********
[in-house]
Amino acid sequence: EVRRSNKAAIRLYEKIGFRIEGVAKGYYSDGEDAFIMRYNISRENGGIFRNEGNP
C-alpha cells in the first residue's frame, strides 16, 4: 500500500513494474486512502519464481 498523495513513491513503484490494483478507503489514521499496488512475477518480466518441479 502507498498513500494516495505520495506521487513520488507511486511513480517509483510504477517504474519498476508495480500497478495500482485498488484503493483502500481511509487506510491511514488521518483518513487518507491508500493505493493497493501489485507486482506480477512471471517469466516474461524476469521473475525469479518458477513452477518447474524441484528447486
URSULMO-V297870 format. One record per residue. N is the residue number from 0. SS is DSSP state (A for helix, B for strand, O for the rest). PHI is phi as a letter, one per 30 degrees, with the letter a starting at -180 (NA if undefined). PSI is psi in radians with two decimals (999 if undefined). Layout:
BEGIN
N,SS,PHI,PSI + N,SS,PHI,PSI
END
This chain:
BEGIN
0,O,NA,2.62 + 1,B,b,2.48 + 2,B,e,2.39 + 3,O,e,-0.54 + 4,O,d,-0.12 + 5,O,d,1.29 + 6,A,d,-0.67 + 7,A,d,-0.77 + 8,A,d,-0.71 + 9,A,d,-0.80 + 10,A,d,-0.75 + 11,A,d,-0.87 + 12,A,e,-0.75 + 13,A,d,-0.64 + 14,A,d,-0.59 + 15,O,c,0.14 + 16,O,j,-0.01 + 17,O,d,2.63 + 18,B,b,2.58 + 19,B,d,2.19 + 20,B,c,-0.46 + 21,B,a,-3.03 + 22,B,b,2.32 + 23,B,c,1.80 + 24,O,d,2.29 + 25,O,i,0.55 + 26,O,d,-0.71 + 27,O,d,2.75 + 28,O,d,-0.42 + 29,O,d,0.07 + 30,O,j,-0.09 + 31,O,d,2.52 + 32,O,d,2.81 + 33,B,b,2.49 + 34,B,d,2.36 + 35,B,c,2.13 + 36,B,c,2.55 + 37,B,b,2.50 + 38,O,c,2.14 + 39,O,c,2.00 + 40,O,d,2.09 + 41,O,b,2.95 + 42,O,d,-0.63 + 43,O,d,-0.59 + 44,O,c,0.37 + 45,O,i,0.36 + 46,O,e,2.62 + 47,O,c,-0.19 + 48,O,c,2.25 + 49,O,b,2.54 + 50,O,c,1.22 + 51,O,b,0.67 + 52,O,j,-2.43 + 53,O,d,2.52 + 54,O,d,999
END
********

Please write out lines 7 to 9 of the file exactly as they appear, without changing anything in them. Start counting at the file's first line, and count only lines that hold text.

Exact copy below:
END
This chain:
BEGIN